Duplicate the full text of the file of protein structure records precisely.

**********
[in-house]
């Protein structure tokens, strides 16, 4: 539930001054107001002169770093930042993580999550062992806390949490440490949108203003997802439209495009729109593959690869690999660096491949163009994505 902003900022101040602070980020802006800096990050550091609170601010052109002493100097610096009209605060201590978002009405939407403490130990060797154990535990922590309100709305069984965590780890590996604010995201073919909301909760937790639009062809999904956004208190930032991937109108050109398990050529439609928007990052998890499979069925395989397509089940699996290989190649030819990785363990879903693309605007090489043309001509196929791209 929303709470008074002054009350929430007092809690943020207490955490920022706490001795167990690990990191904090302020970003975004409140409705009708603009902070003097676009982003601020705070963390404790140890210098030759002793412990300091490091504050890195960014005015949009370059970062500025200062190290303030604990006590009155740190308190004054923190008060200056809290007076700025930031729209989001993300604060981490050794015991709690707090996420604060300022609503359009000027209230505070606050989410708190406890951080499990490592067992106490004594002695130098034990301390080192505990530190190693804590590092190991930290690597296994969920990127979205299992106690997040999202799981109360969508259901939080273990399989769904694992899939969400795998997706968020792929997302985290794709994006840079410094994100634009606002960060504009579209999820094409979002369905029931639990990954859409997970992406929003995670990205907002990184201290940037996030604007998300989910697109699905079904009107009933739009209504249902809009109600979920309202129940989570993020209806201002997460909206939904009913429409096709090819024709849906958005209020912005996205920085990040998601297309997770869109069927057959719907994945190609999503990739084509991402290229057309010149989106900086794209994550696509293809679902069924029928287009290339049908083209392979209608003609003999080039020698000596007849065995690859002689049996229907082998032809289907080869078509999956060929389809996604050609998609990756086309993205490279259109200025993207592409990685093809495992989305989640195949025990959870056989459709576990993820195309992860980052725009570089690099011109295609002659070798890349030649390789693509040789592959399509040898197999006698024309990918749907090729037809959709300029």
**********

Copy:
[in-house]
């Protein structure tokens, strides 16, 4: 539930001054107001002169770093930042993580999550062992806390949490440490949108203003997802439209495009729109593959690869690999660096491949163009994505 902003900022101040602070980020802006800096990050550091609170601010052109002493100097610096009209605060201590978002009405939407403490130990060797154990535990922590309100709305069984965590780890590996604010995201073919909301909760937790639009062809999904956004208190930032991937109108050109398990050529439609928007990052998890499979069925395989397509089940699996290989190649030819990785363990879903693309605007090489043309001509196929791209 929303709470008074002054009350929430007092809690943020207490955490920022706490001795167990690990990191904090302020970003975004409140409705009708603009902070003097676009982003601020705070963390404790140890210098030759002793412990300091490091504050890195960014005015949009370059970062500025200062190290303030604990006590009155740190308190004054923190008060200056809290007076700025930031729209989001993300604060981490050794015991709690707090996420604060300022609503359009000027209230505070606050989410708190406890951080499990490592067992106490004594002695130098034990301390080192505990530190190693804590590092190991930290690597296994969920990127979205299992106690997040999202799981109360969508259901939080273990399989769904694992899939969400795998997706968020792929997302985290794709994006840079410094994100634009606002960060504009579209999820094409979002369905029931639990990954859409997970992406929003995670990205907002990184201290940037996030604007998300989910697109699905079904009107009933739009209504249902809009109600979920309202129940989570993020209806201002997460909206939904009913429409096709090819024709849906958005209020912005996205920085990040998601297309997770869109069927057959719907994945190609999503990739084509991402290229057309010149989106900086794209994550696509293809679902069924029928287009290339049908083209392979209608003609003999080039020698000596007849065995690859002689049996229907082998032809289907080869078509999956060929389809996604050609998609990756086309993205490279259109200025993207592409990685093809495992989305989640195949025990959870056989459709576990993820195309992860980052725009570089690099011109295609002659070798890349030649390789693509040789592959399509040898197999006698024309990918749907090729037809959709300029």